Anxiety Recovery and Self Care

Anxiety recovery and self care. We hear about it all the time, but is self-care always essential oils and hot baths and candles and soothing? It certainly can by, but self-care is also giving yourself what you really need, which isn’t always what you want. Sometimes self-care means challenging yourself a bit to help break the avoidance cycle. Sometimes self-care means you choose to be uncomfortable now to feel better about yourself later.

Let’s take a closer look at self-care in a way that might not all that obvious.

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What Is Self Care?

Generally speaking, self care is portrayed in recovery and wellness circles as being all about resting, calming, soothing, and recharging.  Is that wrong?  Of course not! Sometimes that really is self care and you really do have to pay attention to that.  Recovery can be a demanding process so engaging in this kind of self care is has to be part of your plan.  No argument there.

But self care isn’t always about calming and soothing.  Self care is really about recognizing what you need, then giving yourself permission to have that. When you are stuck in a cycle of avoidance that impedes your recovery progress and has you swinging back and forth between avoidant relief and feeling bad about yourself for avoiding again, what do you need?

In those instances, self care can be about recognizing that what you WANT is the relief of avoidance but what you NEED is something to help you break that cycle. Deciding that you need another “mental health day” on the sofa feels great, but if you wind up judging yourself negatively six hours later for “wasting” another day, then breaking that cycle can be self care just as much as running for the essential oils or making that cup of hot tea that you love so much.

Self Care Isn’t Always About NOW

Often we look at self care as something that feeds us NOW.  We want to rest now.  We want to feel calm NOW.  We want to lower our anxiety levels NOW. But what if self care took into account the future?  When thinking about anxiety recovery and self care, start to consider what future you needs. What do you need that will support you and help you in an hour, six hours, or two days from now?  That matters too.

Self Care And Avoidance – A Sticky Situation

There is no mystery to the avoidance cycle. We have a negative experience, it makes us feel bad, then we get anxious in advance when worrying about repeating those experiences and we find ways to avoid that.  When you make an avoidant decision, the relief is palpable, isn’t it?  You almost instantly feel better knowing that you’re going to avoid those horrible triggers.

This can be a trap. Especially in the early days of recovery, if you give an anxious person the choice between facing fear and intentionally being uncomfortable, and taking another rest or mental health day, human nature says that we will pick the “rest day”. In reality, many anxious people will wrap avoidance in phrases like self care, mental health days, or “me days”.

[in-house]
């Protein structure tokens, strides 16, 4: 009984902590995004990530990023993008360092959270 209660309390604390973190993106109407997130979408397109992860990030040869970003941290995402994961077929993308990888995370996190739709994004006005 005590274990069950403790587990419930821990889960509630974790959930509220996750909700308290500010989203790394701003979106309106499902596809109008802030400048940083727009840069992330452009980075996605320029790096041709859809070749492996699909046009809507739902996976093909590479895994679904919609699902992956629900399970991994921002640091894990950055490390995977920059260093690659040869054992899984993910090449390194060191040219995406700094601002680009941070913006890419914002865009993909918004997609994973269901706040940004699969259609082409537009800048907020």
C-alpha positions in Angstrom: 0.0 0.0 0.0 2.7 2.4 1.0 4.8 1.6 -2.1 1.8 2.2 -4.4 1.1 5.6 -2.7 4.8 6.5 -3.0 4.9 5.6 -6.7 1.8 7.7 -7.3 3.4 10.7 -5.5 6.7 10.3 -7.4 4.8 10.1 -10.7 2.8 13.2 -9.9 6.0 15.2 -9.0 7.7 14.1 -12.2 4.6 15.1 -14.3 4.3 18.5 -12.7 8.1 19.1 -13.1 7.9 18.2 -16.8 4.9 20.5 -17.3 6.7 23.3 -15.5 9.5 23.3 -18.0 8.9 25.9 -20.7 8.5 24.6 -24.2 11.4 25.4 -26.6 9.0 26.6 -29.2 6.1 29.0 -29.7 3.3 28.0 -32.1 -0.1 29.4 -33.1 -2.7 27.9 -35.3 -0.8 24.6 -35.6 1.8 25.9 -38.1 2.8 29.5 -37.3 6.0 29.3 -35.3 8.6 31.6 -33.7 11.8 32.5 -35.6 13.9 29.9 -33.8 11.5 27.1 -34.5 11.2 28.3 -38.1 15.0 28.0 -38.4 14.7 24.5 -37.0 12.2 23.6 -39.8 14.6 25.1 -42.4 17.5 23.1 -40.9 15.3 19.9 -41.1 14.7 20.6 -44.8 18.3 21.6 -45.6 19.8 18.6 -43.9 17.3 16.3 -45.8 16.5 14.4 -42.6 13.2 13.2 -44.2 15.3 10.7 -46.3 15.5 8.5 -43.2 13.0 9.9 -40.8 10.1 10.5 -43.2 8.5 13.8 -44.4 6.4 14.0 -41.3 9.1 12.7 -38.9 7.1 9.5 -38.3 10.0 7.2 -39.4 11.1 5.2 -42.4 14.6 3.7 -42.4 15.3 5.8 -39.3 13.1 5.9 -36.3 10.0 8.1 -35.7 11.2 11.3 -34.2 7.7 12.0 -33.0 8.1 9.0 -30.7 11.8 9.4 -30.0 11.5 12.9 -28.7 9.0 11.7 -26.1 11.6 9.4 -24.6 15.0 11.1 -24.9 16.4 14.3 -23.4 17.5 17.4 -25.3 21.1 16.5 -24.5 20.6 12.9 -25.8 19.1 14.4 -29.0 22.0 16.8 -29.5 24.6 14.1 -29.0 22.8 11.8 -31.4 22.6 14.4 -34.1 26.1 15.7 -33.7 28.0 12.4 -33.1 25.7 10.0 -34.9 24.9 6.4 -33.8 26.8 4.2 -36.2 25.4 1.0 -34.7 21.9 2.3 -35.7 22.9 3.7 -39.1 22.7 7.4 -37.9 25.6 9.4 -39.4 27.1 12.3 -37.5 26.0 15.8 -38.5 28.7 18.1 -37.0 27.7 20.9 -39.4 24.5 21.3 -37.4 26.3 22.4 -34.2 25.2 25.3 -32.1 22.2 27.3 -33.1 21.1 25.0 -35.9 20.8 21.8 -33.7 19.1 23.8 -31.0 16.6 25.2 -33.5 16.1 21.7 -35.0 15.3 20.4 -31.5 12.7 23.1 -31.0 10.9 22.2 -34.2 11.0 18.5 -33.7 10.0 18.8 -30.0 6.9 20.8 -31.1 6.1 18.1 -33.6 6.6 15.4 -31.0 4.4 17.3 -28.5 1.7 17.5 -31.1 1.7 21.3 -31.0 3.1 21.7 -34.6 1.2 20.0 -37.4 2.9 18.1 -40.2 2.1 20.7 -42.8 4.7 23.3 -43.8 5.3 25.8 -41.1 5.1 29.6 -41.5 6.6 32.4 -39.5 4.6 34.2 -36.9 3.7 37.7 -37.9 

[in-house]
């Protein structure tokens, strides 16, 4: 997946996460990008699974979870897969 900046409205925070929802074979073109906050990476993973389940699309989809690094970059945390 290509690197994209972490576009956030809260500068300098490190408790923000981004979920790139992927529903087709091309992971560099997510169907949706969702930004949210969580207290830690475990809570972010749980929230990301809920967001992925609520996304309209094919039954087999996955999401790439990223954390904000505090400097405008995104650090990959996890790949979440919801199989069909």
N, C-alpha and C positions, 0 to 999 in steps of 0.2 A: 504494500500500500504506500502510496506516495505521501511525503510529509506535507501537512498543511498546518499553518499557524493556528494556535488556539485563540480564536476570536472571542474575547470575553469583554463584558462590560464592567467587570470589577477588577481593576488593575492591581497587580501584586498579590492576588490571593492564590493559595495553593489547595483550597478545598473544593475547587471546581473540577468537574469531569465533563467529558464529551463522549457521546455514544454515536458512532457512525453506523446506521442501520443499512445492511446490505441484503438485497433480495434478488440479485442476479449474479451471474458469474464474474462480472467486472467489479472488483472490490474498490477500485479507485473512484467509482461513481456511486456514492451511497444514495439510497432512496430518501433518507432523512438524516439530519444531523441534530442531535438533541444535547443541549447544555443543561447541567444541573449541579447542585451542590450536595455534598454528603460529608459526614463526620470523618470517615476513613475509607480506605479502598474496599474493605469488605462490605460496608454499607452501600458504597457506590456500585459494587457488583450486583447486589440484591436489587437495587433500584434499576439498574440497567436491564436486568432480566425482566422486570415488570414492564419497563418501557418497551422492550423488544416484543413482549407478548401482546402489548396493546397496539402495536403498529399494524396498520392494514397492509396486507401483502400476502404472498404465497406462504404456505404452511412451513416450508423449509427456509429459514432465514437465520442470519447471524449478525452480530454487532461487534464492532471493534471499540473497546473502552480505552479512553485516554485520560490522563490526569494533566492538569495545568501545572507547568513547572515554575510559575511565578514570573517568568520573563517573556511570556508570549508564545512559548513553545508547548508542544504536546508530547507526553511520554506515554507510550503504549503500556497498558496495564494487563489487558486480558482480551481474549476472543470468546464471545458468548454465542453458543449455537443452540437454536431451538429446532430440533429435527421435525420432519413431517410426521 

Everyone is allowed to rest, and should.  Everyone needs recharge and mental health days that feel our bodies, minds, and souls.  No argument there! But for an anxious person in recovery, one of the tasks at hand is to confront the avoidance habit, recognize when self care is actually avoidance with lipstick on, and working to change this.

The Benefits Of The Other Self Care

You know, the self care where instead of listening to your fear and anxiety, you go toward your triggers and practice intentionally allowing discomfort. What’s the benefit in that self care?  How can that even be self care if you are going to be uncomfortable, afraid, or in a state of distress?

The benefit is that if you can take even a small step forward when all you want to do is hide, and if you are open to the lessons this experiences teaches you, you can wind up feeling great about yourself when its all done. You will have been afraid and uncomfortable, but when this works as designed you can wind up feeling accomplished, proud, and happy that you did something to advance your recovery even in some small way.

It Takes Time To Get There

Admittedly, this alternative challenging kind of self care is a hard sell for a person new to the concept of recovery as we see it here. Understandable.  A person that is currently focused on managing symptoms, regulating their nervous system, identifying and avoiding triggers, and trying desperately to calm down right away is going to struggle to accept this view of self care. That’s OK. Everyone gets to a new understanding and a new openness in their own time and in their own way.

If you cannot even imagine that accepting an exposure challenge and intentionally being afraid can be a form of self care, no worries. Nobody ever has to accept that if they do not feel it is right for them. Or it just might take you a while to start to change your view of the situation.  Be patient. Be kind to yourself (also self care!). Allow it to play itself out the way it has to. Avoid judging yourself harshly or comparing yourself to others that may be farther down the road than you are.


Links of Interest:

Anxiety 101 – Avoiding Avoidance

Doing Hard Things On Bad Days

Anxiety Recovery: The ACTIVE Process

Revisiting The Active Process Concept




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Podcast Intro/Outro Music: "Afterglow" by Ben Drake (With Permission)






Founder and host of The Anxious Truth podcast. Graduate student and therapist-in-training. Author and educator on the topic of anxiety disorders and anxiety recovery. Former anxious and depressed person.